The Supreme Court of Appeal judgment of Centriq Insurance Company Limited and Oosthuizen contains a useful summary of the general principles of interpretation of insurance policies and other contracts:
- Insurance policies are contracts like any other.
- Contract provisions must be construed having regard to their language, context and purpose in what is a unitary exercise.
- A business-like or commercially sensible meaning must be preferred.
- The analysis is objective and is aimed at what the parties must have intended having regard to the words they used in the light of the document as a whole and the factual matrix in which they concluded the contract.
- Provisions which place a limitation on the insurer’s obligation to indemnify are usually restrictively interpreted.
- Exclusion clauses, like other clauses, must be interpreted in accordance with their language, context and purpose with a view to achieving a commercially sensible result.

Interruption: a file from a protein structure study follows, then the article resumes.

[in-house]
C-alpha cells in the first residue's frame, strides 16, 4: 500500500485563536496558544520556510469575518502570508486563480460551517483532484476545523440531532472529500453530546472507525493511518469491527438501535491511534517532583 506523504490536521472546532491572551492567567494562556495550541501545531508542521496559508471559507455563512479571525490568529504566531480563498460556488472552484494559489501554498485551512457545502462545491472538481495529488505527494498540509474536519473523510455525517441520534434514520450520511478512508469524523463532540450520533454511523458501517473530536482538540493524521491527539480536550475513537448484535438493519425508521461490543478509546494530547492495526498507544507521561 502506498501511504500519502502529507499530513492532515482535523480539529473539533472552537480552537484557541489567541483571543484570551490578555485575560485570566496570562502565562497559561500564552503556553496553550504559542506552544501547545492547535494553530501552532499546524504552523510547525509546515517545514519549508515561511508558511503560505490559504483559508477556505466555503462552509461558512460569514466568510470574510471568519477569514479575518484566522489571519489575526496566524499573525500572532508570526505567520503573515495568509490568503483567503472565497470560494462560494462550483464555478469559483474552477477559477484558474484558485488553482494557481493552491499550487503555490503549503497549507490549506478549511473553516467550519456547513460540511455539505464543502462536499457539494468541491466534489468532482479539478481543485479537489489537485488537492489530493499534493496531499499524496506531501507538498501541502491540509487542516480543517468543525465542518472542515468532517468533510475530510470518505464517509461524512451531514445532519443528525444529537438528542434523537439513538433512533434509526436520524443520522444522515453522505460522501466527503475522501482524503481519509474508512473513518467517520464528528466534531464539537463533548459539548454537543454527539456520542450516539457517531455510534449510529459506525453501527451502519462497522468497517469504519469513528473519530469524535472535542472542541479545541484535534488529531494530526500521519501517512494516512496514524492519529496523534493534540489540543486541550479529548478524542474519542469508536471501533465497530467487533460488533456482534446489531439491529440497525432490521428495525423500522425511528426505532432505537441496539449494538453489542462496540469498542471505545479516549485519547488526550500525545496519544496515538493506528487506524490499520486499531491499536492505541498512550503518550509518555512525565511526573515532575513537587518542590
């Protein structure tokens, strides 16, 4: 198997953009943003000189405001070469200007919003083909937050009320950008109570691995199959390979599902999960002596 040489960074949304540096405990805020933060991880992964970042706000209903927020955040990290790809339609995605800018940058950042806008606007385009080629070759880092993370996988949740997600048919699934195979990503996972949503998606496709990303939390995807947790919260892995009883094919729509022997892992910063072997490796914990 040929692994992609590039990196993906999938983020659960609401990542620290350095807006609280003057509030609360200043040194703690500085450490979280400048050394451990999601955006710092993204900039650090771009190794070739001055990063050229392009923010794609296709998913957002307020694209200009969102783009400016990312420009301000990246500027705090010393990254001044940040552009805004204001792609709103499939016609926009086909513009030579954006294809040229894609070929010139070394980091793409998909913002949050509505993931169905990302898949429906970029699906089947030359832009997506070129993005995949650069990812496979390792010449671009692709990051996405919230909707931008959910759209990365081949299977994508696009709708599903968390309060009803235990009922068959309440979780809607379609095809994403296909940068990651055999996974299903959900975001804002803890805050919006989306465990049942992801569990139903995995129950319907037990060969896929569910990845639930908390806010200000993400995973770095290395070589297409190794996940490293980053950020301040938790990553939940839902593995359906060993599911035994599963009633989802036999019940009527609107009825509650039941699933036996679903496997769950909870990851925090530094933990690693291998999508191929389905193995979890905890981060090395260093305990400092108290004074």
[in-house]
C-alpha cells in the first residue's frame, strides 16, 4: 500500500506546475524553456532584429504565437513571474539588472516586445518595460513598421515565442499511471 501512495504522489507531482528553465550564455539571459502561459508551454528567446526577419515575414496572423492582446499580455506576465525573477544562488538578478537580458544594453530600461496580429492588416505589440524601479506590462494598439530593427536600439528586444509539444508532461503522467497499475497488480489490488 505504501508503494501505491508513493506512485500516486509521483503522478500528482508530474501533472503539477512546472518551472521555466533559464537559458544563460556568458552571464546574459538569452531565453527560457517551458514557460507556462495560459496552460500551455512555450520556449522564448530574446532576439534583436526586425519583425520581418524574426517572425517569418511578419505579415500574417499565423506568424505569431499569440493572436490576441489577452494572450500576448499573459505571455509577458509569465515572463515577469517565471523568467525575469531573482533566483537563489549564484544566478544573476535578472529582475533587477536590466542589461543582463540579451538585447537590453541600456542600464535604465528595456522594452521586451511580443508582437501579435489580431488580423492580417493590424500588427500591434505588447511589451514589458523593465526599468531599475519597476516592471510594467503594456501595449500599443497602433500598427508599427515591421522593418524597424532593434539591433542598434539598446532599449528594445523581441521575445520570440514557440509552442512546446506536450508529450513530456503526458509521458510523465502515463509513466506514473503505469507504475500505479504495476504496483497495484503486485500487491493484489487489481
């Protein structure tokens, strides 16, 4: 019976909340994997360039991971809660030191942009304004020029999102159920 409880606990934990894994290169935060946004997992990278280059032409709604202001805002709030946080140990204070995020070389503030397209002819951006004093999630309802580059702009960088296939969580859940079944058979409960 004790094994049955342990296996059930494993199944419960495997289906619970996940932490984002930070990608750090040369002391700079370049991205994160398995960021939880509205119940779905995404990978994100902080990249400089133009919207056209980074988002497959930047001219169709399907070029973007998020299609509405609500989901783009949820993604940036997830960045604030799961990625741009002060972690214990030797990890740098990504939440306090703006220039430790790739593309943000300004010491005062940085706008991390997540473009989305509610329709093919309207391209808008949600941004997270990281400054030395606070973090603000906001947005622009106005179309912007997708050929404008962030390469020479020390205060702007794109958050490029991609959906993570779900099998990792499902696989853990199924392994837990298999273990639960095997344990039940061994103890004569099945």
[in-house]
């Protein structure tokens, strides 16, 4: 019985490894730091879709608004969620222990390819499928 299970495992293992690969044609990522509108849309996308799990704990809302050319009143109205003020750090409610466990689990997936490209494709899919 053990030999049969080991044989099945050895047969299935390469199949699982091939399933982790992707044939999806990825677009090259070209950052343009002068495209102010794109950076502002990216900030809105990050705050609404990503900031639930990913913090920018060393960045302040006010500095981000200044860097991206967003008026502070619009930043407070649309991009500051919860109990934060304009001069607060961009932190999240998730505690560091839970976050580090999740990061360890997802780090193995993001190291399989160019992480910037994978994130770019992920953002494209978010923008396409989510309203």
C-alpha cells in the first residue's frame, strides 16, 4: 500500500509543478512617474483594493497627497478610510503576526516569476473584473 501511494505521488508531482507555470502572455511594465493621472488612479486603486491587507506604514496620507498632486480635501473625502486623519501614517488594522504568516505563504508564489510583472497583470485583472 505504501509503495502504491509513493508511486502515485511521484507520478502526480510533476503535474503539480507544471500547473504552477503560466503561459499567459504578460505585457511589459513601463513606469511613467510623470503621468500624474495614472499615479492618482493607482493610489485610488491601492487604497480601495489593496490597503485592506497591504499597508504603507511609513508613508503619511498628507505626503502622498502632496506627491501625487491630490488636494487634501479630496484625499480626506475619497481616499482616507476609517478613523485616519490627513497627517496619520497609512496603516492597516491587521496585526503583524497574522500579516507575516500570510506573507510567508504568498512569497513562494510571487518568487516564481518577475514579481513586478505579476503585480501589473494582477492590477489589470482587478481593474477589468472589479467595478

- The literal meaning of words in the contract must yield to a fair and sensible application if the literal meaning is likely to produce an unrealistic and unanticipated result which is at odds with the purpose of the policy.
- Courts are not entitled, simply because the policy appears to ‘drive a hard bargain’ to lean towards a construction more favourable to an insured than the language of the contract, properly construed, permits.
- It is not for the courts to construe exclusions in favour of the insured simply because it considers them to be unfair or unreasonable.